But, that wasn't enough by itself to make me leave my faith. After all, I'd already accepted the mainstream scientific view prior to that - I just didn't realize how many other Christians didn't. So, with a bit of hubris, I thought I might be able to reconcile this conflict. I decided to study the Bible even more closely to figure out the best way to reconcile it with reality, since by this point I was aware that my figurative interpretation was a bit strained. I didn't read the Bible cover to cover again, but I did focus in on certain areas, read commentaries and studies by others, and allowed myself to notice and acknowledge the contradictions that my faith didn't allow me to see clearly before. And I'm not just talking about Genesis Chapter 1 vs. science, but all the books, including the discrepancies in the Gospels. I eventually came to realize that the Bible wasn't divinely inspired, but even this wasn't enough to make me abandon my faith. After all, there's no logical requirement that the Bible has to be divinely inspired in order for God to exist. But at this point, having gone so far as to question the divine inspiration of the Bible, I was well on the path to questioning all of Christianity.

There were a few other big questions & issues that happened somewhat simultaneously with the above. The first was how the Bible dealt with homosexuality. From secular ethics, I could see nothing wrong with homosexuality. It was just something two people did that didn't affect anyone else. Further, it seems almost certain that people's sexuality is innate, and people don't choose who they're attracted to (not that sexuality is necessarily purely genetic, but some result of development that we have no conscious control over). So, if homosexuality wasn't all that wrong, and people had no choice in who they were attracted to, how could a just God condemn it so vehemently, and have commanded punishments as harsh as stonings?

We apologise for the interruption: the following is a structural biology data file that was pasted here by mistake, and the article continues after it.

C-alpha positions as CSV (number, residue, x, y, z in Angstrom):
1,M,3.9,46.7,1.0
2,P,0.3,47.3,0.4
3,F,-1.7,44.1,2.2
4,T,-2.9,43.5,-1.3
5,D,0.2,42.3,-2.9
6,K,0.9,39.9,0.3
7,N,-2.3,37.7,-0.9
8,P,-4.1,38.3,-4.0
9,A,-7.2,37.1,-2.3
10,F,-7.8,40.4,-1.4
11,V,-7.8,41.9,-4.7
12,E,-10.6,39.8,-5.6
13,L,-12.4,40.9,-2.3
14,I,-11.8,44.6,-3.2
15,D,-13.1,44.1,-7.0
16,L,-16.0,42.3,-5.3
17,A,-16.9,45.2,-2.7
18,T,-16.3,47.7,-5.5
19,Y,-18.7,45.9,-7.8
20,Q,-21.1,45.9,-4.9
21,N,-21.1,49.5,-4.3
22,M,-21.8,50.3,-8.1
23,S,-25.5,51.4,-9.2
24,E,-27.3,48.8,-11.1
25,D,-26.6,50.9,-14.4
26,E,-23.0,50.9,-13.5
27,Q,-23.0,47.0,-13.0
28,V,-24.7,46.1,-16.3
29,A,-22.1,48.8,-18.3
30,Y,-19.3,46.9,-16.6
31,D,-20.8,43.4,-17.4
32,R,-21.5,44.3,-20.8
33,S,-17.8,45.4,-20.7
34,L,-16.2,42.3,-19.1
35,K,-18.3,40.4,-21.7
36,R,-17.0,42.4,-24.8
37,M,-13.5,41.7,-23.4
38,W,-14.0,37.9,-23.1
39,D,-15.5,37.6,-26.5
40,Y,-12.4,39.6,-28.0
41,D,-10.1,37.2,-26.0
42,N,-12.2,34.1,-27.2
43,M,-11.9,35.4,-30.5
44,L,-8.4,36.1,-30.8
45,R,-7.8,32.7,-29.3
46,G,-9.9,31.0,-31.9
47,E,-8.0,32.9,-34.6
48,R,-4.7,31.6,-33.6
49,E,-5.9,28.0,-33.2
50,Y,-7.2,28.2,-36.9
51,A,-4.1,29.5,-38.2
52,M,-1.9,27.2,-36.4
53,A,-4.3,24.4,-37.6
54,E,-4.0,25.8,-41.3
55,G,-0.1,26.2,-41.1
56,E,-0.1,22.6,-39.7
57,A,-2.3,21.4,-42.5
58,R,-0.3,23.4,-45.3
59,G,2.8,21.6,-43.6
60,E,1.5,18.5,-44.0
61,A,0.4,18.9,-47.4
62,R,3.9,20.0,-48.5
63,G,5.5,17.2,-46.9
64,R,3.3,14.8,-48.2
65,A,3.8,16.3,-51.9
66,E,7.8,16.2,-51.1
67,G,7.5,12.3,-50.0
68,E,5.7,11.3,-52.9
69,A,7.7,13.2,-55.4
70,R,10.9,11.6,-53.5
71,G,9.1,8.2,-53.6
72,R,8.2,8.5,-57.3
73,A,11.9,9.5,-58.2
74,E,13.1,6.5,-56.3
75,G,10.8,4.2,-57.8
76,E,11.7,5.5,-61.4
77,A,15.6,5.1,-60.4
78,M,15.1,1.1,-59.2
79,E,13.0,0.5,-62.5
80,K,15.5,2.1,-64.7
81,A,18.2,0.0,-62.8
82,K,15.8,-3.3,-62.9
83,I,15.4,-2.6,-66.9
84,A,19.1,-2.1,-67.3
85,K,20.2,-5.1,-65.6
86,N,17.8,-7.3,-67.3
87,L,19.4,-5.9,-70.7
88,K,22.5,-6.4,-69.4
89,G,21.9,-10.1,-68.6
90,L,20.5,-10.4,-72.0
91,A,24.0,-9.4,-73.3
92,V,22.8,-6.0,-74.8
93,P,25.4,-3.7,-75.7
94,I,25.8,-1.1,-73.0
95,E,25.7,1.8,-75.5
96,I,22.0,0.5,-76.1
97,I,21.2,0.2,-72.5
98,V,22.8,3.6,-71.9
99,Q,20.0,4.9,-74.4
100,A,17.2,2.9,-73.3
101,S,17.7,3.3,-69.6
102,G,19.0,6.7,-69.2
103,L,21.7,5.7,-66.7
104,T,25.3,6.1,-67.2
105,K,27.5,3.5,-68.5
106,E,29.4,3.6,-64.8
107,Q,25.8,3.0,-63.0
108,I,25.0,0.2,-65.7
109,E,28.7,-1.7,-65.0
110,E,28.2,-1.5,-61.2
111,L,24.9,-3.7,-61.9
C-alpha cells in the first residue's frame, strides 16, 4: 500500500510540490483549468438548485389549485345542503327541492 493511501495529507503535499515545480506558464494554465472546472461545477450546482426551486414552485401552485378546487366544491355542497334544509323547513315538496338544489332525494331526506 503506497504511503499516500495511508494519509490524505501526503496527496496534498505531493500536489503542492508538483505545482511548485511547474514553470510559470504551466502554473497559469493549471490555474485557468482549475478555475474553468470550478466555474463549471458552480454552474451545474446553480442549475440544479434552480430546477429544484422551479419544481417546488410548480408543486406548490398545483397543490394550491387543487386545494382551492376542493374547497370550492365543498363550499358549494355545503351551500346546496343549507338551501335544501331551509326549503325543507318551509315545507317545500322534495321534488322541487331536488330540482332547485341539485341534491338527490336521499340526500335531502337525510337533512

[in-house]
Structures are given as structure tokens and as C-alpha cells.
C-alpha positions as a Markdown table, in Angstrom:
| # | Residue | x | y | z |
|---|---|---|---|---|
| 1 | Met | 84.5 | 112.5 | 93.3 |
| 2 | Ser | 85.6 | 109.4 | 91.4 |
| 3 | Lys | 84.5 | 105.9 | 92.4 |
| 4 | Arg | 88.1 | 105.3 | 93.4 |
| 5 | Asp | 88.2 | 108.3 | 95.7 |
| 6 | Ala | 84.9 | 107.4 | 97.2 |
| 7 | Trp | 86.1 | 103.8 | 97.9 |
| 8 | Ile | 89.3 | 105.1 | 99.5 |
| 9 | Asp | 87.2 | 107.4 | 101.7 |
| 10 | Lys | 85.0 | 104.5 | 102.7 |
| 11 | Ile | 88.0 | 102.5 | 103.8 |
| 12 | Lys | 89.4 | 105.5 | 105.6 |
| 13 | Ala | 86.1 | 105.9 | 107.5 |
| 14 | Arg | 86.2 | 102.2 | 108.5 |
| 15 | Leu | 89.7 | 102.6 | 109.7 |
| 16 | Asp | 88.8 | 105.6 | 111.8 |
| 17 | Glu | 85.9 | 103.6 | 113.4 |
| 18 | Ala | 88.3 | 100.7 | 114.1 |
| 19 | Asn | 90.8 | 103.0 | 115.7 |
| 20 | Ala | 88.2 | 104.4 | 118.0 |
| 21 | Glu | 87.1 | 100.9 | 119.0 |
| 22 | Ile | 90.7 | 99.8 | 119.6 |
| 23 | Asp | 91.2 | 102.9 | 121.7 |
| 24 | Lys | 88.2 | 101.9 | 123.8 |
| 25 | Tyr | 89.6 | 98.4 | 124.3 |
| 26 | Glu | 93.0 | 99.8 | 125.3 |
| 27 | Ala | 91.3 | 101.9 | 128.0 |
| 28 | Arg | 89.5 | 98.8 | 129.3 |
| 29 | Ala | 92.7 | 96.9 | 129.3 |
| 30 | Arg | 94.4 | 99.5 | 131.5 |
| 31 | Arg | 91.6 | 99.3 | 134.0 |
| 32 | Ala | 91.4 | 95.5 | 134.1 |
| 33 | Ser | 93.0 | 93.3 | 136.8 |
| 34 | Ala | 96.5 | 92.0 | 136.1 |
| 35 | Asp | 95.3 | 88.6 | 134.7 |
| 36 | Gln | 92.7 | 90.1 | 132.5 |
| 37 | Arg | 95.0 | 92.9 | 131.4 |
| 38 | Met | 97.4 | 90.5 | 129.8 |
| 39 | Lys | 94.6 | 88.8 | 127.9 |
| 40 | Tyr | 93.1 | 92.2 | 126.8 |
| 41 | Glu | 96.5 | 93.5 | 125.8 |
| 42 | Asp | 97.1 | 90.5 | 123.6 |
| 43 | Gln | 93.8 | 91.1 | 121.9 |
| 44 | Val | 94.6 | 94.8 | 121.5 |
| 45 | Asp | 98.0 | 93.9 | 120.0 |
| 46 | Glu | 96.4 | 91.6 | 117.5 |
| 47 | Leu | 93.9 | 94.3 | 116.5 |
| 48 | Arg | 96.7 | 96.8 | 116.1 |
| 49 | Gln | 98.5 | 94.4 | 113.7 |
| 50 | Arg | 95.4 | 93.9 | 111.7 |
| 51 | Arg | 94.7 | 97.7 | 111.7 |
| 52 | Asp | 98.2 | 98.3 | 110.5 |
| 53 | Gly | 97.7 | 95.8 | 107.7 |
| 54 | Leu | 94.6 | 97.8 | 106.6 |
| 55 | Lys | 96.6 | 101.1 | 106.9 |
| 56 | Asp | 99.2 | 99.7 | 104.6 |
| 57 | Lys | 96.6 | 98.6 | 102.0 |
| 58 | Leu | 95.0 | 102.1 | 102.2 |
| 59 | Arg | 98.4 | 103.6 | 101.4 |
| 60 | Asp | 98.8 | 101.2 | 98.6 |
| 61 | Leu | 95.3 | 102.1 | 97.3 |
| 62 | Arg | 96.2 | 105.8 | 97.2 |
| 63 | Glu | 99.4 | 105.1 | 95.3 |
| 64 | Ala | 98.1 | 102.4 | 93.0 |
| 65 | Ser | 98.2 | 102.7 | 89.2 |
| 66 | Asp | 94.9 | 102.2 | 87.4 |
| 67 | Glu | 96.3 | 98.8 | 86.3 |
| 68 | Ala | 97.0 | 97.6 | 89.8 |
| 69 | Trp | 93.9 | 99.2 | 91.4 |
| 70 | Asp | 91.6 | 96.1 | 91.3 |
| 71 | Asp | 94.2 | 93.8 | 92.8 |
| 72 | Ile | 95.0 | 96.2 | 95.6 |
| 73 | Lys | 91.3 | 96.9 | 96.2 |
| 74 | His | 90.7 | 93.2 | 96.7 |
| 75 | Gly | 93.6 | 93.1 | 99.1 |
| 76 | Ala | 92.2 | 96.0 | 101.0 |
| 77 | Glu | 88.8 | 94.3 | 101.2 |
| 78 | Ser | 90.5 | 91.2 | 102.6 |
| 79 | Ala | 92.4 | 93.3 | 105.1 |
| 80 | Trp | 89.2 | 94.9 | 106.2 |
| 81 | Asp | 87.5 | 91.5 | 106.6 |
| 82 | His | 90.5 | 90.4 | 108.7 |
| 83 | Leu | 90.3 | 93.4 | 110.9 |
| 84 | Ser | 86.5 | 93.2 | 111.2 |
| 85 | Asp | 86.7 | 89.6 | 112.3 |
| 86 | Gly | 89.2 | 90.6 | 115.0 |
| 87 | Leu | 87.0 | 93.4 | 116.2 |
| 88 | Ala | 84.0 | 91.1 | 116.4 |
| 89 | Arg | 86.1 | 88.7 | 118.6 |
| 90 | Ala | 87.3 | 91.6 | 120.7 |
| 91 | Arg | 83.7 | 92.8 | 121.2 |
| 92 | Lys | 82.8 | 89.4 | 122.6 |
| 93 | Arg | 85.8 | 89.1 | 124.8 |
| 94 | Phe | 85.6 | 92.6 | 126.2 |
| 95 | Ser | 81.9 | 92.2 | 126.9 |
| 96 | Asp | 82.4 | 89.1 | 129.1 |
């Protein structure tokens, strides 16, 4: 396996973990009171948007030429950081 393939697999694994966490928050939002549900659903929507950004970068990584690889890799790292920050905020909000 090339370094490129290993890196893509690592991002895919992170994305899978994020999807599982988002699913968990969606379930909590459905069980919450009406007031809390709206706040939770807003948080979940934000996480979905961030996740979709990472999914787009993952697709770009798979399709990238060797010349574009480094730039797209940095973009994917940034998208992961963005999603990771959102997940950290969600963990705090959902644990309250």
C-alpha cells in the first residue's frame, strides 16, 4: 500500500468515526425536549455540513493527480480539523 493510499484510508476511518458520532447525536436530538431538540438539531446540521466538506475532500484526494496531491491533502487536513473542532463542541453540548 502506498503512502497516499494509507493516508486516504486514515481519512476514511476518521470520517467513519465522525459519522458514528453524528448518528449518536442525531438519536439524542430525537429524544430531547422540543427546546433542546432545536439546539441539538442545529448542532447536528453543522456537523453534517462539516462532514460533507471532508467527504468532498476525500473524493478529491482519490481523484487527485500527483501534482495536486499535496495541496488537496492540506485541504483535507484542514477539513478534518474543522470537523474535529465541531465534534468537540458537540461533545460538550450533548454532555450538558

Another question was the whole concept of Hell. This one actually predated my investigation of the creationism vs. reality debate, but I didn't let myself fully consider it until I was questioning everything about religion. I recall reading a book by Douglas Adams while I was still a Christian. It was after Adams had died, and I remember feeling so bad that a man that good could be suffering in Hell because he was an atheist and hadn't accepted Jesus. It made me lament all the countless others who would suffer similar fates. At the time, I blamed Adams - how could he have been so stupid as to not accept Jesus, knowing the consequences. Later, once I'd begun to question things, I wondered how a supposedly loving god could inflict that type of punishment on anyone, let alone for a crime as minor as disbelief.

And granted, those issues about homosexuality and Hell are arguments from consequences, or emotional appeals, rather than evidence. After all, there's no reason a god would have to be fair or just or loving. But they certainly made me question the traditional representation of the Christian God.